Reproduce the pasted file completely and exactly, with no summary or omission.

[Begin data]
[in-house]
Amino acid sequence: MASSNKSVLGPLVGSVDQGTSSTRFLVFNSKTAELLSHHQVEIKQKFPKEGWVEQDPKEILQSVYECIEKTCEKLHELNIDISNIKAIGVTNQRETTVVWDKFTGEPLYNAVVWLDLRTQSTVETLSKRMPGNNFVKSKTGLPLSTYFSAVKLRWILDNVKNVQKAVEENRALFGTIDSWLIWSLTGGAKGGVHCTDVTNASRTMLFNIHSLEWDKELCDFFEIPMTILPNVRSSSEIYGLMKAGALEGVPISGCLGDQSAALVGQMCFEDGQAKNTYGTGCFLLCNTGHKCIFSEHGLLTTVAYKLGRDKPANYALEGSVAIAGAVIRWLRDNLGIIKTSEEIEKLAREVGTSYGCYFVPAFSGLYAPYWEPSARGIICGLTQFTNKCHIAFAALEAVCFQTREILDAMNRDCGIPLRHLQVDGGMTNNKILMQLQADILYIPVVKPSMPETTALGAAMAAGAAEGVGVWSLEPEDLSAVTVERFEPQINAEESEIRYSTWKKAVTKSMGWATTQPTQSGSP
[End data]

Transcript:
[in-house]
Amino acid sequence: MASSNKSVLGPLVGSVDQGTSSTRFLVFNSKTAELLSHHQVEIKQKFPKEGWVEQDPKEILQSVYECIEKTCEKLHELNIDISNIKAIGVTNQRETTVVWDKFTGEPLYNAVVWLDLRTQSTVETLSKRMPGNNFVKSKTGLPLSTYFSAVKLRWILDNVKNVQKAVEENRALFGTIDSWLIWSLTGGAKGGVHCTDVTNASRTMLFNIHSLEWDKELCDFFEIPMTILPNVRSSSEIYGLMKAGALEGVPISGCLGDQSAALVGQMCFEDGQAKNTYGTGCFLLCNTGHKCIFSEHGLLTTVAYKLGRDKPANYALEGSVAIAGAVIRWLRDNLGIIKTSEEIEKLAREVGTSYGCYFVPAFSGLYAPYWEPSARGIICGLTQFTNKCHIAFAALEAVCFQTREILDAMNRDCGIPLRHLQVDGGMTNNKILMQLQADILYIPVVKPSMPETTALGAAMAAGAAEGVGVWSLEPEDLSAVTVERFEPQINAEESEIRYSTWKKAVTKSMGWATTQPTQSGSP